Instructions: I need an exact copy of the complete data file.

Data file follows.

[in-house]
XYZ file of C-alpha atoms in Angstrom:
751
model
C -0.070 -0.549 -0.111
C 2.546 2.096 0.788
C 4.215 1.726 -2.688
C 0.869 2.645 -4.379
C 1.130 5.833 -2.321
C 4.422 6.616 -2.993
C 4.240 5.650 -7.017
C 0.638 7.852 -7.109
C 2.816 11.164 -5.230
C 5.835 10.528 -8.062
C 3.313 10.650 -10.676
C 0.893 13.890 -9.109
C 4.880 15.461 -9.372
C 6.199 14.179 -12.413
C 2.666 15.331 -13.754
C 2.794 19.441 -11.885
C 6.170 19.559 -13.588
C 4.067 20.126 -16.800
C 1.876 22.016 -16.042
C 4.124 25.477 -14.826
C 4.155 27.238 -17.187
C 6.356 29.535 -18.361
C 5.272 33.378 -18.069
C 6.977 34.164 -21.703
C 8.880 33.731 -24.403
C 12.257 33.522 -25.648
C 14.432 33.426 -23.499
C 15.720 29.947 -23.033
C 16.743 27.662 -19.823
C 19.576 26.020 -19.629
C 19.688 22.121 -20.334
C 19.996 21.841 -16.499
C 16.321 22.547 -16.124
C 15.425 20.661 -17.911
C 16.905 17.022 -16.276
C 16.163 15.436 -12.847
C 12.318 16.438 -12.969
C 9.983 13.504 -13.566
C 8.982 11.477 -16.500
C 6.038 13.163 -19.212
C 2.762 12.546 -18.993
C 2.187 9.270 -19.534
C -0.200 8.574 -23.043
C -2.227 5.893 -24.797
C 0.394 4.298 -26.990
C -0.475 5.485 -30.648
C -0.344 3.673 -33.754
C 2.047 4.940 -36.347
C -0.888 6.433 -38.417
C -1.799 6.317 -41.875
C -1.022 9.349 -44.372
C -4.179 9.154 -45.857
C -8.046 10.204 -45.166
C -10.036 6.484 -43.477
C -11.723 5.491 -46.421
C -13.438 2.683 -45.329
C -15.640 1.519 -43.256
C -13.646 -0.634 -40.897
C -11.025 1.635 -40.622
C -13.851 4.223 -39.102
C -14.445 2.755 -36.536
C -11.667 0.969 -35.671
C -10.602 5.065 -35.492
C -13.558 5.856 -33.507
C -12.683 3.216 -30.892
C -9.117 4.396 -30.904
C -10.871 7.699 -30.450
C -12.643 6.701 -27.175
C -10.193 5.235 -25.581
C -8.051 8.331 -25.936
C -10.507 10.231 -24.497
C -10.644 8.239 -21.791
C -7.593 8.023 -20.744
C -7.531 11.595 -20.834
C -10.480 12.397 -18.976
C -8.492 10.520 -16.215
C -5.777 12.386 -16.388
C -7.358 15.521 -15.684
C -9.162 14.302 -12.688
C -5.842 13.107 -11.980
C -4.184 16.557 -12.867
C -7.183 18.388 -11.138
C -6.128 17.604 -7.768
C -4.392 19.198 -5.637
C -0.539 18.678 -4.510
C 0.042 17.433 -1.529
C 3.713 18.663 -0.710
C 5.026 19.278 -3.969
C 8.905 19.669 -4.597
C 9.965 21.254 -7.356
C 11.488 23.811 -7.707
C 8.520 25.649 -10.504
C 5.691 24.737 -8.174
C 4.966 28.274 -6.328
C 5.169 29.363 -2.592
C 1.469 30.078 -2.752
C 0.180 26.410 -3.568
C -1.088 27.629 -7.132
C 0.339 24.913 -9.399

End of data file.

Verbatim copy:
[in-house]
XYZ file of C-alpha atoms in Angstrom:
751
model
C -0.070 -0.549 -0.111
C 2.546 2.096 0.788
C 4.215 1.726 -2.688
C 0.869 2.645 -4.379
C 1.130 5.833 -2.321
C 4.422 6.616 -2.993
C 4.240 5.650 -7.017
C 0.638 7.852 -7.109
C 2.816 11.164 -5.230
C 5.835 10.528 -8.062
C 3.313 10.650 -10.676
C 0.893 13.890 -9.109
C 4.880 15.461 -9.372
C 6.199 14.179 -12.413
C 2.666 15.331 -13.754
C 2.794 19.441 -11.885
C 6.170 19.559 -13.588
C 4.067 20.126 -16.800
C 1.876 22.016 -16.042
C 4.124 25.477 -14.826
C 4.155 27.238 -17.187
C 6.356 29.535 -18.361
C 5.272 33.378 -18.069
C 6.977 34.164 -21.703
C 8.880 33.731 -24.403
C 12.257 33.522 -25.648
C 14.432 33.426 -23.499
C 15.720 29.947 -23.033
C 16.743 27.662 -19.823
C 19.576 26.020 -19.629
C 19.688 22.121 -20.334
C 19.996 21.841 -16.499
C 16.321 22.547 -16.124
C 15.425 20.661 -17.911
C 16.905 17.022 -16.276
C 16.163 15.436 -12.847
C 12.318 16.438 -12.969
C 9.983 13.504 -13.566
C 8.982 11.477 -16.500
C 6.038 13.163 -19.212
C 2.762 12.546 -18.993
C 2.187 9.270 -19.534
C -0.200 8.574 -23.043
C -2.227 5.893 -24.797
C 0.394 4.298 -26.990
C -0.475 5.485 -30.648
C -0.344 3.673 -33.754
C 2.047 4.940 -36.347
C -0.888 6.433 -38.417
C -1.799 6.317 -41.875
C -1.022 9.349 -44.372
C -4.179 9.154 -45.857
C -8.046 10.204 -45.166
C -10.036 6.484 -43.477
C -11.723 5.491 -46.421
C -13.438 2.683 -45.329
C -15.640 1.519 -43.256
C -13.646 -0.634 -40.897
C -11.025 1.635 -40.622
C -13.851 4.223 -39.102
C -14.445 2.755 -36.536
C -11.667 0.969 -35.671
C -10.602 5.065 -35.492
C -13.558 5.856 -33.507
C -12.683 3.216 -30.892
C -9.117 4.396 -30.904
C -10.871 7.699 -30.450
C -12.643 6.701 -27.175
C -10.193 5.235 -25.581
C -8.051 8.331 -25.936
C -10.507 10.231 -24.497
C -10.644 8.239 -21.791
C -7.593 8.023 -20.744
C -7.531 11.595 -20.834
C -10.480 12.397 -18.976
C -8.492 10.520 -16.215
C -5.777 12.386 -16.388
C -7.358 15.521 -15.684
C -9.162 14.302 -12.688
C -5.842 13.107 -11.980
C -4.184 16.557 -12.867
C -7.183 18.388 -11.138
C -6.128 17.604 -7.768
C -4.392 19.198 -5.637
C -0.539 18.678 -4.510
C 0.042 17.433 -1.529
C 3.713 18.663 -0.710
C 5.026 19.278 -3.969
C 8.905 19.669 -4.597
C 9.965 21.254 -7.356
C 11.488 23.811 -7.707
C 8.520 25.649 -10.504
C 5.691 24.737 -8.174
C 4.966 28.274 -6.328
C 5.169 29.363 -2.592
C 1.469 30.078 -2.752
C 0.180 26.410 -3.568
C -1.088 27.629 -7.132
C 0.339 24.913 -9.399